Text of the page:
|Number of Pages
Knowledge and Learning
Written by American mathematician Martin Gardner, Entertaining Science Experiments With Everyday Objects is one of the most famous science textbooks dealing with interesting scientific experiments and projects. This book enables students, especially the young enthusiasts, to use their creativity and create useful scientific projects.
This renowned science textbook provides a variety of basic and simple processes to glorify scientific perceptions with the help of otherwise ordinary household objects. Written in an easy and simple to understand language, the author has ensured to indulge young children and invoke a love for science in them without making them feel bored. The experiments provided in this book can be easily understood, adapted, and enjoyed by the young learners. Though designed for young readers, the book is equally valuable for adults and can be enjoyed by them as well.
Entertaining Science Experiments With Everyday Objects consists of 100 scientific experiments to delight children. All these experiments teach the readers about a wide range of scientific fields including Geometry, Chemistry, Topology, Mathematics, Psychology, Mechanics, Astronomy, Acoustics, Physiology, Probability, and many more. To add fun to the learning experience, the author has included more than 100 illustrations in this book.
About the author -:
Martin Gardner is a famous American mathematician and writer.
Apart from Entertaining Science Experiments With Everyday Objects, Gardener has published various other books. Some of his popular works include The Ambidextrous Universe, The Annotated Alice, My Best Mathematical And Logic Puzzles, Entertaining Mathematical Puzzles, Perplexing Puzzles And Tantalizing Teasers, The Magic Numbers Of Dr. Matrix, Classic Brainteasers, The Colossal Book Of Short Puzzles and Problems, Fads And Fallacies In The Name Of Science, and many others.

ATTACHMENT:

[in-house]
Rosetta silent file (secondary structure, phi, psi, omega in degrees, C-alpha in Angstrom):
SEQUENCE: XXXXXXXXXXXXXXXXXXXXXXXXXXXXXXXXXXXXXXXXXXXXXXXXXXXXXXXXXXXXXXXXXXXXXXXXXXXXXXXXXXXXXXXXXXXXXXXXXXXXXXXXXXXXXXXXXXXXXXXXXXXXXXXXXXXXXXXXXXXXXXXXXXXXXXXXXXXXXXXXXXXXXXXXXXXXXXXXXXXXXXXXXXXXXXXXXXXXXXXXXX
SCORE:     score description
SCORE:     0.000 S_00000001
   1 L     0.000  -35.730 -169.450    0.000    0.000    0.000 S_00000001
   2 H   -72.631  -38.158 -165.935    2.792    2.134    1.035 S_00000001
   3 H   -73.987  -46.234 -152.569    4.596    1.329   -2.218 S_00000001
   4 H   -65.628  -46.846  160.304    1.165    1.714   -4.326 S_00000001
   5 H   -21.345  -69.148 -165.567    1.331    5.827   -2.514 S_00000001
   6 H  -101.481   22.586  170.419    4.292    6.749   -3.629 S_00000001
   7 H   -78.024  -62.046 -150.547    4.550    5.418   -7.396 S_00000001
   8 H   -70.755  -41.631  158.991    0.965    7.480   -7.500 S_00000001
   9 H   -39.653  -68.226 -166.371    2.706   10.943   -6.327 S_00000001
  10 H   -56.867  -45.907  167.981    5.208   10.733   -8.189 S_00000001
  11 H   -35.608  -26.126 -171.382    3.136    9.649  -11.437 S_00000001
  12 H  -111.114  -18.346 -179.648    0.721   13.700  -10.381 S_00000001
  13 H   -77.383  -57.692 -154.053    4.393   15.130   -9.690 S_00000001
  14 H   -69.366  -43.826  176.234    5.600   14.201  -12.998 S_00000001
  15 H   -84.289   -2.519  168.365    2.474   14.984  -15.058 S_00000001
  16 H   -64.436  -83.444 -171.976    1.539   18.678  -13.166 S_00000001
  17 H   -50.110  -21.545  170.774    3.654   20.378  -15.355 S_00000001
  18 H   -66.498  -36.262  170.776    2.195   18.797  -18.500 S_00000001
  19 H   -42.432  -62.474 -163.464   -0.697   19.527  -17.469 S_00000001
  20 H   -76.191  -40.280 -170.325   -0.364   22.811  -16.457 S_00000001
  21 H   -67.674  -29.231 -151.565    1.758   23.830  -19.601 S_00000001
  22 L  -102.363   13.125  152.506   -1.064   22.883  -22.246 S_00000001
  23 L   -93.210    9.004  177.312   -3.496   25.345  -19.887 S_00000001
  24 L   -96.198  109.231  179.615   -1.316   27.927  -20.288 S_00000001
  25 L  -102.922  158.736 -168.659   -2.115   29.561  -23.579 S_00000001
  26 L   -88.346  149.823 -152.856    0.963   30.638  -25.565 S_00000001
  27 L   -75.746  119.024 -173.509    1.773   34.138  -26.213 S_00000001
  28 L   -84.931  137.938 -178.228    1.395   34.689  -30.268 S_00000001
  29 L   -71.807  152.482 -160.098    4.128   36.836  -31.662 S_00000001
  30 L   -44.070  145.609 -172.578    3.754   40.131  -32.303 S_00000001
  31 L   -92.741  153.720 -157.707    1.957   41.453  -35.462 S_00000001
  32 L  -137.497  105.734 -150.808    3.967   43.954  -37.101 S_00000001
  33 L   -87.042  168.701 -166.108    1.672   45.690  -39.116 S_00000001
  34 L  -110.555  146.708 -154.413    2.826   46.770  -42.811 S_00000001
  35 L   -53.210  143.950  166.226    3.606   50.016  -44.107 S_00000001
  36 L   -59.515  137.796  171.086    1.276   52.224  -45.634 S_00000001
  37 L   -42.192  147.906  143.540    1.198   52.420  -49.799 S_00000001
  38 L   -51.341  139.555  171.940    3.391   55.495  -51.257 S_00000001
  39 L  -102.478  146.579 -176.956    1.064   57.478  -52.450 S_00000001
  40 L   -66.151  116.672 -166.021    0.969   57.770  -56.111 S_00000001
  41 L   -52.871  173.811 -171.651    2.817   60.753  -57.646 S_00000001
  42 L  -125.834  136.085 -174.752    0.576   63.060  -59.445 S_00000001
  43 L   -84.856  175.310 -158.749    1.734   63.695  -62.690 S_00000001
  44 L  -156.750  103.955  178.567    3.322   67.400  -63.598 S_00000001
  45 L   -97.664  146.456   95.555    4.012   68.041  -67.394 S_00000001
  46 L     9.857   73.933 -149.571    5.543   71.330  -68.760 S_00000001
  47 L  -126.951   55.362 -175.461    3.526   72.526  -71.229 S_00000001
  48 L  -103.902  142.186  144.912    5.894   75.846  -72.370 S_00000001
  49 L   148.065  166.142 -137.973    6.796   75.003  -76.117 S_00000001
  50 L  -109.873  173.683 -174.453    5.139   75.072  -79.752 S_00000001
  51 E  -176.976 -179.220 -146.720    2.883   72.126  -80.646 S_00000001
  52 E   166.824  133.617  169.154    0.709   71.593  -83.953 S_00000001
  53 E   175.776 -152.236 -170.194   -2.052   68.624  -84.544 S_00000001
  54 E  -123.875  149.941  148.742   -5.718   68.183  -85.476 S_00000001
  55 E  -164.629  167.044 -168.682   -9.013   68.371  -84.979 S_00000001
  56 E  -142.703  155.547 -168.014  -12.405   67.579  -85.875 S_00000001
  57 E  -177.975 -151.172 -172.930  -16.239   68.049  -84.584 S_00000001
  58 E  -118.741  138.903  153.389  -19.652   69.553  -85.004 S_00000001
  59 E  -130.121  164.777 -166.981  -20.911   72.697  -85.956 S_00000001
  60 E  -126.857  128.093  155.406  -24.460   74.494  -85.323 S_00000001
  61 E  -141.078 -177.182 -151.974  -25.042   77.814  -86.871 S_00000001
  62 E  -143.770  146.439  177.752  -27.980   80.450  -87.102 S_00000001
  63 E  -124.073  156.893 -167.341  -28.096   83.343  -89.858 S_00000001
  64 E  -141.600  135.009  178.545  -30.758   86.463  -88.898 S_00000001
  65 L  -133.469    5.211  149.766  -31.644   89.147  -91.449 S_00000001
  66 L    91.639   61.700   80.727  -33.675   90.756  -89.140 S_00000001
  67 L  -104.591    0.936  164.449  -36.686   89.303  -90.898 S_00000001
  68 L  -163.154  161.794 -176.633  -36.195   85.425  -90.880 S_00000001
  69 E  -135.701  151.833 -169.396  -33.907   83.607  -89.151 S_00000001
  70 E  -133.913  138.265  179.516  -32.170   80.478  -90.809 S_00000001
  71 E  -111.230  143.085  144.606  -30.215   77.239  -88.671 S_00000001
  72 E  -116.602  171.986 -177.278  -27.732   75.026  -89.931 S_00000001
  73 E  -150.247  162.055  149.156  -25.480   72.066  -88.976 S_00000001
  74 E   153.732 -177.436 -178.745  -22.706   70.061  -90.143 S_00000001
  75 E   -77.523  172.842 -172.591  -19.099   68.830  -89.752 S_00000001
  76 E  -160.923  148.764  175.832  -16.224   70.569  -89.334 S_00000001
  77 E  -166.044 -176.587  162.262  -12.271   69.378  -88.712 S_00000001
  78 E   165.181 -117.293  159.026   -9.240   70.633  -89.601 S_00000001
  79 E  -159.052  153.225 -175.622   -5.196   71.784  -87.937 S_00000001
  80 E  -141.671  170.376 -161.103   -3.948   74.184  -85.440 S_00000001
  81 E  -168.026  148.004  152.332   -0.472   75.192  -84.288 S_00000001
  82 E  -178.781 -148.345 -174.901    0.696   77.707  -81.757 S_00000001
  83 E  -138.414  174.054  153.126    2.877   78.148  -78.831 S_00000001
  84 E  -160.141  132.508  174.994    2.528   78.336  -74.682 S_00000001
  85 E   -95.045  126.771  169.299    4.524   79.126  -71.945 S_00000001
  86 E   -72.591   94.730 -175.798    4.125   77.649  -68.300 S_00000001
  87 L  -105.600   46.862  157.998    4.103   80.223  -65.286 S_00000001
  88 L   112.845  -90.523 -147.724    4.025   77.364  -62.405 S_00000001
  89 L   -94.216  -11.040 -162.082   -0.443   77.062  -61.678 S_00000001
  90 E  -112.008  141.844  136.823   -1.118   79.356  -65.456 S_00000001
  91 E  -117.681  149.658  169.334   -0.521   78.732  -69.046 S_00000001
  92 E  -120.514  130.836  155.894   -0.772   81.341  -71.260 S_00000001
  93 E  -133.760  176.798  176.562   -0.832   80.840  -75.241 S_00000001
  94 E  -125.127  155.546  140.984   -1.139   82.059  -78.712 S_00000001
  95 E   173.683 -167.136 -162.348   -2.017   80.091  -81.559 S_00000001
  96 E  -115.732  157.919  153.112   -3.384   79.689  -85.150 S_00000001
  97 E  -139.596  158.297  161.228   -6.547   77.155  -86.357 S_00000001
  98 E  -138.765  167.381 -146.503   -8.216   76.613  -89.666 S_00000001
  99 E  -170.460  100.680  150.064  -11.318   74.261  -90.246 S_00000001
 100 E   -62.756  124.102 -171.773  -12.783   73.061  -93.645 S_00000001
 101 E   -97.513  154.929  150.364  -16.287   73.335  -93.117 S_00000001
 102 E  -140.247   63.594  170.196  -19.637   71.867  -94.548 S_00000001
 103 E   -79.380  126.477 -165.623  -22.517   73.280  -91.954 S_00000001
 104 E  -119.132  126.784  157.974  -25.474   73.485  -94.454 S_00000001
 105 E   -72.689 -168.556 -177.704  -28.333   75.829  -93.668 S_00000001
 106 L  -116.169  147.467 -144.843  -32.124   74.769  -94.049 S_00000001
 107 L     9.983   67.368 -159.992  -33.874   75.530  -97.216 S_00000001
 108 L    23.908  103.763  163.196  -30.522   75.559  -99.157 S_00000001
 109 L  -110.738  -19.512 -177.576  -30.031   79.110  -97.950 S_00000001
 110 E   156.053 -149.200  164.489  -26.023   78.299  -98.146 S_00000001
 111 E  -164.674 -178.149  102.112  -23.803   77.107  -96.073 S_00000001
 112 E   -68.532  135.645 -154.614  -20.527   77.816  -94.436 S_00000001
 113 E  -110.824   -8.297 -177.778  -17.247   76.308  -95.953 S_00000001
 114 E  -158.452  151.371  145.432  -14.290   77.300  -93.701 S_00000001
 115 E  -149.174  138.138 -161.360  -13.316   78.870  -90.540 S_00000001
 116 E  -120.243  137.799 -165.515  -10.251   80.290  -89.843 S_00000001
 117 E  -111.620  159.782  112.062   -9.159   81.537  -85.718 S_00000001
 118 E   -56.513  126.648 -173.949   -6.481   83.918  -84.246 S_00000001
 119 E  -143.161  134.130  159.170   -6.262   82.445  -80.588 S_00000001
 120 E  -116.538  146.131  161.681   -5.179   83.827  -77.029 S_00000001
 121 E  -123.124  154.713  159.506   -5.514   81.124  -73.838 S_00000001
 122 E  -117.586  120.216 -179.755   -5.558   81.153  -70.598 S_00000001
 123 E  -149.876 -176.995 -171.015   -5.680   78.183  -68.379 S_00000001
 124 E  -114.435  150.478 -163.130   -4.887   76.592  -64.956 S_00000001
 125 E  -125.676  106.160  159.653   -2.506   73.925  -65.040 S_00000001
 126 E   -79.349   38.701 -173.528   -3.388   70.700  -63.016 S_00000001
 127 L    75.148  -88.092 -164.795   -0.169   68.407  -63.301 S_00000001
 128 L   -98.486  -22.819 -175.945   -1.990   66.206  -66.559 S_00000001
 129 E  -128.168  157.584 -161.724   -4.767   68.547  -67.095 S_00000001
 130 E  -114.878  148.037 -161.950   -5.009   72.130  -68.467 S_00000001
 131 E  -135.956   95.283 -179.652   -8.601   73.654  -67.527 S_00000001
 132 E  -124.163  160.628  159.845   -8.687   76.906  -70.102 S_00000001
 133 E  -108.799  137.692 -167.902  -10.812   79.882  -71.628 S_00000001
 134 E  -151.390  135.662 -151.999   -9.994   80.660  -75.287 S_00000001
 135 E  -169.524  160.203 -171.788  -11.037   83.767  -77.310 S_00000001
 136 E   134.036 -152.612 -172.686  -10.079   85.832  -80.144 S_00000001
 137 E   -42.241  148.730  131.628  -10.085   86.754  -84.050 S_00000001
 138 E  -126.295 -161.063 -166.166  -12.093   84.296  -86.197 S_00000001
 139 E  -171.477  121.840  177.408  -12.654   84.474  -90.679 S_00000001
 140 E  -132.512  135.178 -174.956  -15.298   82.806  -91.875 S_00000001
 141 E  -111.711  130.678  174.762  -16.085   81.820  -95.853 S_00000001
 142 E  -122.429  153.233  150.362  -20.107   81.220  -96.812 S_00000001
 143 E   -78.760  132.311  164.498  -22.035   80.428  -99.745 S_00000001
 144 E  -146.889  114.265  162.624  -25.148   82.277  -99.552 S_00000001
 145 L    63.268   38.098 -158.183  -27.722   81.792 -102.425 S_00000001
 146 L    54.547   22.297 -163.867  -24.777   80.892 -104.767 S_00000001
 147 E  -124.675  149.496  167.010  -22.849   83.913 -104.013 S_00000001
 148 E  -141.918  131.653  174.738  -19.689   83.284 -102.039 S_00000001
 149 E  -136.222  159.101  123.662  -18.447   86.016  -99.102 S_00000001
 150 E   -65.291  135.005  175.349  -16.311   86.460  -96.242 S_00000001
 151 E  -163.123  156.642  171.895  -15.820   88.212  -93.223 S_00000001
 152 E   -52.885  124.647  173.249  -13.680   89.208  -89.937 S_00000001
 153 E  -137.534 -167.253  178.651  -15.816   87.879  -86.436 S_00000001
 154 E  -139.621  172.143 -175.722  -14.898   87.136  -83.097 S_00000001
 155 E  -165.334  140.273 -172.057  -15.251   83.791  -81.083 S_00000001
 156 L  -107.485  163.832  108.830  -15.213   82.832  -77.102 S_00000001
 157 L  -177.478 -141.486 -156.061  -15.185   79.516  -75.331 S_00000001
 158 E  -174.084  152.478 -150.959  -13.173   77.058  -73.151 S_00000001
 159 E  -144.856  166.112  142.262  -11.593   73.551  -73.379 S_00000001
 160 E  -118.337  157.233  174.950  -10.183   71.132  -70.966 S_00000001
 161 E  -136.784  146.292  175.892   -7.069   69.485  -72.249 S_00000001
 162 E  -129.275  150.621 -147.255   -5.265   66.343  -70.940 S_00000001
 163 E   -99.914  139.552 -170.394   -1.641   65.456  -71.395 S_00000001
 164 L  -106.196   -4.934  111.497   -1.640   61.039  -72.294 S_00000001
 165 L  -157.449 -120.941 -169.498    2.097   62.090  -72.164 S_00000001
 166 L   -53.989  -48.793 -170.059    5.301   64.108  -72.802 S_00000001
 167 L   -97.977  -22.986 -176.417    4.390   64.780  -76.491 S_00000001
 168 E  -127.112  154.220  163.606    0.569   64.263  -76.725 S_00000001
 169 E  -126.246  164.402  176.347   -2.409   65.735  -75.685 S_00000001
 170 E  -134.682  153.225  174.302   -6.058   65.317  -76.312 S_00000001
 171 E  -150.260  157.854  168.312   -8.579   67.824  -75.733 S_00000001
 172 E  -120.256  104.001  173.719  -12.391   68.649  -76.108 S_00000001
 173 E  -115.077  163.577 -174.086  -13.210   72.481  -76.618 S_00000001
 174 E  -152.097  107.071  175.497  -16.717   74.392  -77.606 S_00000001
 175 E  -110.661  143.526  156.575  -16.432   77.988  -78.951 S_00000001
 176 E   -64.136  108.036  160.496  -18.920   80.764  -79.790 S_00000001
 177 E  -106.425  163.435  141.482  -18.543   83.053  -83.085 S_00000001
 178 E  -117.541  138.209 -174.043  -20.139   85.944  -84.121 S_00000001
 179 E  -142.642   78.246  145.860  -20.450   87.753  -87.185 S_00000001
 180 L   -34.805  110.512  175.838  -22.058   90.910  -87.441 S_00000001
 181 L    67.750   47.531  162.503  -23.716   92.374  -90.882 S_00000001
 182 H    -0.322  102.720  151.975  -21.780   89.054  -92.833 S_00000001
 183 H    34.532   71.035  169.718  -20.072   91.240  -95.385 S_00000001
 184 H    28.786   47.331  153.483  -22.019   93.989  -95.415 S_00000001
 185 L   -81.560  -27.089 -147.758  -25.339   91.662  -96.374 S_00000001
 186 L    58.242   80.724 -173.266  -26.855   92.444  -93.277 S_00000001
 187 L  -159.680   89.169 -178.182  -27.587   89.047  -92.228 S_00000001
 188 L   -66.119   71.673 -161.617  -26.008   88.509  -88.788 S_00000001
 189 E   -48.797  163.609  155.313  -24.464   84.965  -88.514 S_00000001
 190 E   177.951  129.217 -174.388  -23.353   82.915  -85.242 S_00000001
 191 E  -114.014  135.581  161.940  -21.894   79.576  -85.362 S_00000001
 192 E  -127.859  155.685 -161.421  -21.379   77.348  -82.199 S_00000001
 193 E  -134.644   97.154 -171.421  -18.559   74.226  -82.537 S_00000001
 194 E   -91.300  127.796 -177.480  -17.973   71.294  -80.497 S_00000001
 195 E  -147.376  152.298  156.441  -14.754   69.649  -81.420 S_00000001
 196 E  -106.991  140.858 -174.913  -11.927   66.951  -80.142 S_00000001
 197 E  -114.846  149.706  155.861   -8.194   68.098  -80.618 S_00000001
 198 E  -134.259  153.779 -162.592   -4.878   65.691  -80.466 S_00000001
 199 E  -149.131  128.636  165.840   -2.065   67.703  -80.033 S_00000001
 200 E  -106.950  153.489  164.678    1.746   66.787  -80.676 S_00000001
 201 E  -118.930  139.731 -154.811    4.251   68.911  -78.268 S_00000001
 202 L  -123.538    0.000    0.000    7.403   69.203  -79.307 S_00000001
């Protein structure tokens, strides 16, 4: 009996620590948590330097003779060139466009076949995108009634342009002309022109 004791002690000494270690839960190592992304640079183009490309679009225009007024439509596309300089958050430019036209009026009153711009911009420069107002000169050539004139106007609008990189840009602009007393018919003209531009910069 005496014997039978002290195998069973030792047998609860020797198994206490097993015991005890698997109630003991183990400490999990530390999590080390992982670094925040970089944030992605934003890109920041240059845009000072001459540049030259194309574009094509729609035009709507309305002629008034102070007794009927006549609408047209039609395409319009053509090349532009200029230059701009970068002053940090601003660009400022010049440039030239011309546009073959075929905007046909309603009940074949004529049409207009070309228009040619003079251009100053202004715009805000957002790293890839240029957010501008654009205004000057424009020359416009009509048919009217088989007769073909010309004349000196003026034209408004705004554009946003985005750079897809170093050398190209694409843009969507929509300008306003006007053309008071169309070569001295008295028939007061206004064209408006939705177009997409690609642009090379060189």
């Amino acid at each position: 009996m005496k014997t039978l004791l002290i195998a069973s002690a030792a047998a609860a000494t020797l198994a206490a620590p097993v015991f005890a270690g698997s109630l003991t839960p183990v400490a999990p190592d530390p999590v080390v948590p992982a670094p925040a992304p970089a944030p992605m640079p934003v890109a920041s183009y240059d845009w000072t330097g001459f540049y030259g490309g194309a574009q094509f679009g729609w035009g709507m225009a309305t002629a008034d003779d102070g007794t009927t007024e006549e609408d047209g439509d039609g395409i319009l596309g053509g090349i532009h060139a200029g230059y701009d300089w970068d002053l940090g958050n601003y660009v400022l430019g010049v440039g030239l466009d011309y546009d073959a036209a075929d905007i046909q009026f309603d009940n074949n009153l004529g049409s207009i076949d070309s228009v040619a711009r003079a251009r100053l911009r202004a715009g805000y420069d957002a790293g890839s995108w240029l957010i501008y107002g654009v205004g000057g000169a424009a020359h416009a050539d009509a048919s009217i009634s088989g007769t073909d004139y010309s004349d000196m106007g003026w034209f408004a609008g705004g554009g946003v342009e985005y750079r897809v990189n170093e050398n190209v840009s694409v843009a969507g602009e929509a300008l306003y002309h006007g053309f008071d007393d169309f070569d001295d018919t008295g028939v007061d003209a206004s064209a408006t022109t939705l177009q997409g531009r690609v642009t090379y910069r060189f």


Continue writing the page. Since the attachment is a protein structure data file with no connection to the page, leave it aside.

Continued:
Martin Gardner was born on 21st October, 1914 in Tulsa where he spent his childhood. He completed his graduation in Philosophy from the University of Chicago. He started his career as a reporter for the Tulsa Tribune. He also worked as a writer with the UC Office of Press Relations and with the Chicago's Black Belt as a case employee. He got a chance to perform his national duties in the U.S. Navy during World War II. Later when he returned to New York City, he started working with the Humpty Dumpty magazine as a writer and wrote stories as well as articles. His works on paper-folding riddles led him to his next destination Scientific American for which he used to write a monthly column on recreational mathematics. In 1960, his first book The Annotated Alice got published. He died in 2010 in Norman, Oklahoma. He is popularly known for his efforts to spread love for Popular Mathematics and Science Journalism.